Hilliard 7


The aesthetic challenge of contemporary art resides in recomposing the montage: art is an editing console that enables us to realize alternative, temporary visions of reality with the same material (everyday life). Thus, contemporary art presents itself as an editing console that manipulates social forms, reorganizes them and incorporates them in original scenarios, deconstructing the script on which their illusory legitimacy was grounded... - Nicolas Bourriaud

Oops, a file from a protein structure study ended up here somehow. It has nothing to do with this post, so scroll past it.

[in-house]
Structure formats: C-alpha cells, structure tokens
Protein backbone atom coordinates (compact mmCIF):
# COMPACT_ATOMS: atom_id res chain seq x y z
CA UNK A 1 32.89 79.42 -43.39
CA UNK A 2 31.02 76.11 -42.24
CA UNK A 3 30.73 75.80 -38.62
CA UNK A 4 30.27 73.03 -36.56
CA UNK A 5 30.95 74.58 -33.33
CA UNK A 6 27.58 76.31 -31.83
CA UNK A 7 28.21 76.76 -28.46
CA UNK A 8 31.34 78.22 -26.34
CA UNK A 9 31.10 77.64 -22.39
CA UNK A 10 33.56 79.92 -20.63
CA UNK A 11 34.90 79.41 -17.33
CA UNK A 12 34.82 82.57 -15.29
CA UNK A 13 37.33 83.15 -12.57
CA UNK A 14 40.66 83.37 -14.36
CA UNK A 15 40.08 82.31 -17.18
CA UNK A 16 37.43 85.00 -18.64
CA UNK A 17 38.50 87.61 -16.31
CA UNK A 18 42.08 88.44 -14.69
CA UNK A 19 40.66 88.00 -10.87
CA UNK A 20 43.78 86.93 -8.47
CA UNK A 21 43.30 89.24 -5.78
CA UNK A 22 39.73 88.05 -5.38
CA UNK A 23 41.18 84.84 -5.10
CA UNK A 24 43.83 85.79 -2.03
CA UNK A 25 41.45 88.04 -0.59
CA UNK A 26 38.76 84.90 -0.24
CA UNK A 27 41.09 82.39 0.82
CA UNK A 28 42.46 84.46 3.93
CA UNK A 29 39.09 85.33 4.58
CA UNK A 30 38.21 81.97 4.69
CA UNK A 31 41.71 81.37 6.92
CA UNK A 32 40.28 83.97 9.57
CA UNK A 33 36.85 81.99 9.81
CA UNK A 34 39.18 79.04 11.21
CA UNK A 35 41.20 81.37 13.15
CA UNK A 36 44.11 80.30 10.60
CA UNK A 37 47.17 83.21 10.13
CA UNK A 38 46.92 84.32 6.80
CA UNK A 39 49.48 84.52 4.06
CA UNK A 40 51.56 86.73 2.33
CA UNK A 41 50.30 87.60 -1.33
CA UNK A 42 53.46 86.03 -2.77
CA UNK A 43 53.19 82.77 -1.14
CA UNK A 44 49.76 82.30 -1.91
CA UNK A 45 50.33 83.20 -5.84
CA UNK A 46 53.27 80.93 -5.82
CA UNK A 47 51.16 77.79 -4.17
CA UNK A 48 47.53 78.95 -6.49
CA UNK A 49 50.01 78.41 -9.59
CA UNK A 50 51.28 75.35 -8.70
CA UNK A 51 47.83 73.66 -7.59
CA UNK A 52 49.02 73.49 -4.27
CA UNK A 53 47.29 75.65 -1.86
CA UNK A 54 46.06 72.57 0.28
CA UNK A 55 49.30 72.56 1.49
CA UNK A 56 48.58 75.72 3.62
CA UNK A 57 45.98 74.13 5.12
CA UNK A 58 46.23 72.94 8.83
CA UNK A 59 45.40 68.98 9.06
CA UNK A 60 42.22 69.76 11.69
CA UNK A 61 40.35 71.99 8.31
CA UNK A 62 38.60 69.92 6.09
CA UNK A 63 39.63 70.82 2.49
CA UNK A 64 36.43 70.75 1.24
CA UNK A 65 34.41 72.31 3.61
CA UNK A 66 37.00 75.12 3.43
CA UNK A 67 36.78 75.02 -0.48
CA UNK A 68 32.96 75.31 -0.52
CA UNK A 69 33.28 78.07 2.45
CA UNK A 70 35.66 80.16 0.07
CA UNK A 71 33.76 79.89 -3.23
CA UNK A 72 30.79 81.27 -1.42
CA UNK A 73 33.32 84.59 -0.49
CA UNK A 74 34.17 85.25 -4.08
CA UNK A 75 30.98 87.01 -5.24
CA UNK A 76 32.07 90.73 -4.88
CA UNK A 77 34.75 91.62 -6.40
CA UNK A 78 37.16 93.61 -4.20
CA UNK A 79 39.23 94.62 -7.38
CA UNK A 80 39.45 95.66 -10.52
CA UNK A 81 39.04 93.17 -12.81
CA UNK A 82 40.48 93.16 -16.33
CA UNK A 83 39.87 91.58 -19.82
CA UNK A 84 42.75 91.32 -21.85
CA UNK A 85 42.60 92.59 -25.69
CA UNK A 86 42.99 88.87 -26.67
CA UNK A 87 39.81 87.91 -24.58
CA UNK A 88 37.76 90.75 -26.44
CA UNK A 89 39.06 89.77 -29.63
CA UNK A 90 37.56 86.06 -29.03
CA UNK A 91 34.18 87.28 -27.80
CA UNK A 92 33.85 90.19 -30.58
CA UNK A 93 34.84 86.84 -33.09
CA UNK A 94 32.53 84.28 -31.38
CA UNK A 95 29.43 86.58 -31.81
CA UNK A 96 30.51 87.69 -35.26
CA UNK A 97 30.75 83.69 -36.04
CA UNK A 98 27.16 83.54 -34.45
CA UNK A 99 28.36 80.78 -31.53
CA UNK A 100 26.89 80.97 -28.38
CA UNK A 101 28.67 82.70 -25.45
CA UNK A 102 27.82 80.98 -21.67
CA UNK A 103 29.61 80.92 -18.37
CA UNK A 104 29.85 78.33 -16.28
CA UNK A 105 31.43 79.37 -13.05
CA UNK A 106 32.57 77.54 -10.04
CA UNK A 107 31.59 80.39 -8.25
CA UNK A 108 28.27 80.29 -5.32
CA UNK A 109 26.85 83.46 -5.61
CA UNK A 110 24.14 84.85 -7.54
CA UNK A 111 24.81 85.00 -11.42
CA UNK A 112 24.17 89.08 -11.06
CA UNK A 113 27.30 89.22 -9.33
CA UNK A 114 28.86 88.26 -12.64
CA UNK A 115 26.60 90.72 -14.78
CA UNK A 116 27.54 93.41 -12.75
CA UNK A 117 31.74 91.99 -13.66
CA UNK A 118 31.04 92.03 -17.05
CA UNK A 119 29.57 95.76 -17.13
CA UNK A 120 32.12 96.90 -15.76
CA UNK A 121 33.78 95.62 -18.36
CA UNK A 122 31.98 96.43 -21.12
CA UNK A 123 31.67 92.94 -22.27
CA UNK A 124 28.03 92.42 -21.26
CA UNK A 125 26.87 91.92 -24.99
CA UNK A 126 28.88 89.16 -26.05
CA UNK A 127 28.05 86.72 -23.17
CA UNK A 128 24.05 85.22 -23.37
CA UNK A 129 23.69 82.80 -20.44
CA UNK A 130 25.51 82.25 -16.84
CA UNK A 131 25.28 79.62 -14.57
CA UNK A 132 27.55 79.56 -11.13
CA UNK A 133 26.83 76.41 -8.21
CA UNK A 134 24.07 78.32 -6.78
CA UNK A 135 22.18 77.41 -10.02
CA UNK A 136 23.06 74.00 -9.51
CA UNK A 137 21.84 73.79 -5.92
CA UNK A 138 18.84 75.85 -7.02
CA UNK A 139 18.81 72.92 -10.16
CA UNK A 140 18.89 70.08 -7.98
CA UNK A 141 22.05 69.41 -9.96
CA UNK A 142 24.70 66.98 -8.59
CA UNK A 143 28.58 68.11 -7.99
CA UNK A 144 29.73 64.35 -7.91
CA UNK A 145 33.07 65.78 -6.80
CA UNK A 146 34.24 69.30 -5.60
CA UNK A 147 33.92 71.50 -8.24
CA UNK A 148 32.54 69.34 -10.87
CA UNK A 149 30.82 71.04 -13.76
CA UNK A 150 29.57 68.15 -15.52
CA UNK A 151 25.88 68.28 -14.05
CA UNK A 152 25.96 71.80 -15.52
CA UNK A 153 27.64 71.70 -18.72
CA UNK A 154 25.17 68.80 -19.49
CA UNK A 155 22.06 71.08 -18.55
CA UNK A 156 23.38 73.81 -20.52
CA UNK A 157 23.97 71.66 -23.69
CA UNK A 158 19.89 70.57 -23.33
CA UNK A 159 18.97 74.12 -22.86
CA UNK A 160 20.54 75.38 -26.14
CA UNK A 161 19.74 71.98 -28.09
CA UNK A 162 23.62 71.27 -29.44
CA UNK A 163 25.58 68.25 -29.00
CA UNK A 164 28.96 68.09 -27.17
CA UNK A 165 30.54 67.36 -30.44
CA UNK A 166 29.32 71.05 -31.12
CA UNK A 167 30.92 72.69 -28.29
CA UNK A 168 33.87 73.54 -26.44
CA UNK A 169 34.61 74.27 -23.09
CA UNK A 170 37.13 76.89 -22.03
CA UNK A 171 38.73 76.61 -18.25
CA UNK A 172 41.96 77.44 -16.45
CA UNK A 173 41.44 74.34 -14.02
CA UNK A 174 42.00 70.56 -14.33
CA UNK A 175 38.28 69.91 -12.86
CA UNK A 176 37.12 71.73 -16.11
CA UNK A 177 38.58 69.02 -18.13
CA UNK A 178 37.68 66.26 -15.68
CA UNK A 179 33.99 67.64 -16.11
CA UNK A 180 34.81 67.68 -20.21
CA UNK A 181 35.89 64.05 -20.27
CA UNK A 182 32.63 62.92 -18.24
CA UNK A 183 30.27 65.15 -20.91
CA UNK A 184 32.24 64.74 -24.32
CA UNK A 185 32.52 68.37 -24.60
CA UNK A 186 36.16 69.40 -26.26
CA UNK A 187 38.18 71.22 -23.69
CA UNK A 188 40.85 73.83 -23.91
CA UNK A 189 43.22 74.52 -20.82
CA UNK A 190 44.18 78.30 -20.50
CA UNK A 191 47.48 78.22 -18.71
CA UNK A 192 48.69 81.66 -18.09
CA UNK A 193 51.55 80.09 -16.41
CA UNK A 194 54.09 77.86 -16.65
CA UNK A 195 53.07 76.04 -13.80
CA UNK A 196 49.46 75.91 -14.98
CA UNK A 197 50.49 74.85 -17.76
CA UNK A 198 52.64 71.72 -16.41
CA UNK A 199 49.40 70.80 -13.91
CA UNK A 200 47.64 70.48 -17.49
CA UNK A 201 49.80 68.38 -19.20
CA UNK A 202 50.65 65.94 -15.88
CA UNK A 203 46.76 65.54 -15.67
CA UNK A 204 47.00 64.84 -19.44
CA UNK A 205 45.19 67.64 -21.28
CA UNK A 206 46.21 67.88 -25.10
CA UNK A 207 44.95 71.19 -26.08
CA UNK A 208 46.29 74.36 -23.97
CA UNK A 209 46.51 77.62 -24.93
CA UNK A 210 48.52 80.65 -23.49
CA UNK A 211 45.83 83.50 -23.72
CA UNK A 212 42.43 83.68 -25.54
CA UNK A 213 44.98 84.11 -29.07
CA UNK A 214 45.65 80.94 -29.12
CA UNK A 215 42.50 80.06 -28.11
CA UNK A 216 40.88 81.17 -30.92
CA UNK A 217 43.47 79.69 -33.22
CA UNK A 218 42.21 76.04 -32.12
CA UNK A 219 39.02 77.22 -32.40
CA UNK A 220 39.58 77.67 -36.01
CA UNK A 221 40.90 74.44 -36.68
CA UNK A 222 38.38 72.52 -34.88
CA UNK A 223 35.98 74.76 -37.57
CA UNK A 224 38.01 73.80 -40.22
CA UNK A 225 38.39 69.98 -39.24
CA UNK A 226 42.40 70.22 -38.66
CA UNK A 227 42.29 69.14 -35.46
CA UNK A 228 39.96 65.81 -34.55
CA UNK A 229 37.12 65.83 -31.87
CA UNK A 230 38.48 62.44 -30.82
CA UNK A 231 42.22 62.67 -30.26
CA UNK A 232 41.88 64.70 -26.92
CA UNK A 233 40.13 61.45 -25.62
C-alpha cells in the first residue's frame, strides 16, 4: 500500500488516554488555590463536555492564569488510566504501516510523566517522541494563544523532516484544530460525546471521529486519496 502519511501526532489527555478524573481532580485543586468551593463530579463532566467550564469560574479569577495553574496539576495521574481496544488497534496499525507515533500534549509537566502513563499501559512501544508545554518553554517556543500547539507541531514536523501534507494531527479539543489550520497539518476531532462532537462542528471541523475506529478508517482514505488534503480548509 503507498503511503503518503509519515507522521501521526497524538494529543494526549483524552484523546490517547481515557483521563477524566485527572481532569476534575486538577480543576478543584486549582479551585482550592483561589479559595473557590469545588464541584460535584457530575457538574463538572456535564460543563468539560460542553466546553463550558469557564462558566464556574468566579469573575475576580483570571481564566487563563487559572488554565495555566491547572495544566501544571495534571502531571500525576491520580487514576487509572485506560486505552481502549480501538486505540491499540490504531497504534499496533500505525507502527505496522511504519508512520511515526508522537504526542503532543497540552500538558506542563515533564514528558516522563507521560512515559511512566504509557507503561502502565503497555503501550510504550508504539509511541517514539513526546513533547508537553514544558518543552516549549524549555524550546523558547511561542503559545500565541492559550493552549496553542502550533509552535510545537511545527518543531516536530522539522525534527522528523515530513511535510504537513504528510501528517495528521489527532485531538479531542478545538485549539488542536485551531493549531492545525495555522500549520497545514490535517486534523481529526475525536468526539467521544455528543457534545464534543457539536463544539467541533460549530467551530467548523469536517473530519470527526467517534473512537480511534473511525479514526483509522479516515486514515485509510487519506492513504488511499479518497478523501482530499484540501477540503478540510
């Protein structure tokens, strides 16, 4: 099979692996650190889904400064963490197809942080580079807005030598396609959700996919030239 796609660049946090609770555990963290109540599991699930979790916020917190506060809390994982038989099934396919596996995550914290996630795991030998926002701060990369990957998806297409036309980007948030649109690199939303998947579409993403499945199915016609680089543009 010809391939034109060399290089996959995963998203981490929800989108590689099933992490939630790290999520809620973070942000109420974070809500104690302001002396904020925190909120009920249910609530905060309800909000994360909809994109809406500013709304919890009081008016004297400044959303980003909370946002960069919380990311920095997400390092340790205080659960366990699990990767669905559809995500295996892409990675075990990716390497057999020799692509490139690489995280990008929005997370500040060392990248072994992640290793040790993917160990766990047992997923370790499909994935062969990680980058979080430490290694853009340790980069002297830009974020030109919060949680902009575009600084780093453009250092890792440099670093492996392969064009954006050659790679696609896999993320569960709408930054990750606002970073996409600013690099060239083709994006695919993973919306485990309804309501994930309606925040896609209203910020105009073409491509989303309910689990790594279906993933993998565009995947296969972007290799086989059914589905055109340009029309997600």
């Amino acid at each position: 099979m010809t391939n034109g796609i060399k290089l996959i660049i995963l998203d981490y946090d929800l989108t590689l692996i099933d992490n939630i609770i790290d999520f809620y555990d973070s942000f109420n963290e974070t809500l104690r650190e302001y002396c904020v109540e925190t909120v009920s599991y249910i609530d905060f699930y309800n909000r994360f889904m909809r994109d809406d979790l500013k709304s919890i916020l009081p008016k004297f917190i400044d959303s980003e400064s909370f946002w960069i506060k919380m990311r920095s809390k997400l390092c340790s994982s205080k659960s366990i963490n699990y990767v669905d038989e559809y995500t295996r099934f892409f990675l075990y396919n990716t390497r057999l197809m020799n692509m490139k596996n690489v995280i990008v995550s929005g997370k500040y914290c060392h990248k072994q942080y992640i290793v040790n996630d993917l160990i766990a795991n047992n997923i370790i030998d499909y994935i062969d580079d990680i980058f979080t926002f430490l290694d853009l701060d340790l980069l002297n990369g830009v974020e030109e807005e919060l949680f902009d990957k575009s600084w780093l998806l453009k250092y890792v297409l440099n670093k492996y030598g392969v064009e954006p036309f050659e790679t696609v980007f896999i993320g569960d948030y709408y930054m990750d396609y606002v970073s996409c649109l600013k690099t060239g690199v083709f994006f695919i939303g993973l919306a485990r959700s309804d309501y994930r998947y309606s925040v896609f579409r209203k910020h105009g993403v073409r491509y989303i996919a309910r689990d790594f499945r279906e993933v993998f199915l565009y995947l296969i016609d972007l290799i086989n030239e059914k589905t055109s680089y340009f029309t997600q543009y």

This collection brings together a variety of texts and artworks that illuminate or at least dimly reflect on the subject of editing. The act of editing seems at first to be a straightforward, exclusively retrospective, utilitarian act -- confined to the world of writing and publishing, but it can be extended to include much more. It can be the taking apart and putting back together of a clock, the cleaning of an aging fresco, the making of a mix tape, the amendment of a history book, the evolution of a recipe, the creation of an exhibition, the revision of a term paper or the reading of a text. At the heart of our interest is the relevance of editing to art and art-making. As discussions about authorship and curatorship have evolved over the last 50 years, it seems important to discuss editorship as well, looking at analogues between the disciplines of literature and fine art. We have approached the creation of this volume as readers with pencils in hand. As we feel our way, discursively and recursively, through the essays, notes and artworks herein we are laying bare a process of textual interaction, displaying the connective tissues of thought that tie these varied pages together in our minds. In this endeavor, we embrace our position as amateur interpreters, footnoters, propagators of distant material. We don’t claim to explain anything, but we will gladly comment on it. As readers, and as writing artists, whose body of work relies on both an artistic tradition of literate artists and a literary tradition of artistic writers, this text also offers us an opportunity to synthesize the projects we have been producing over the past few years. We find that our work exists between the writings in this volume -- “in the interstice of repetitions and commentaries; it is born and takes shape in the interval between books.”1 To conceive of a text (or to edit a text) is far different from writing it, just as understanding a foreign language is different from being able to speak it. The task of choosing and linking the materials in this anthology was very much like working a complex puzzle in close proximity to a ticking clock. We see that the pieces we chose could continue to grow and be re-arranged. We make no claims that this volume is comprehensive, rather we have carved out a small piece from a very expansive subject. So, as a reader feel free to take apart what we have put together, re-attach, re-draw or re-edit to make the overall picture something closer to your liking. We apologize for any redundancies, typos or misprints, regretfully, we could not afford an editor.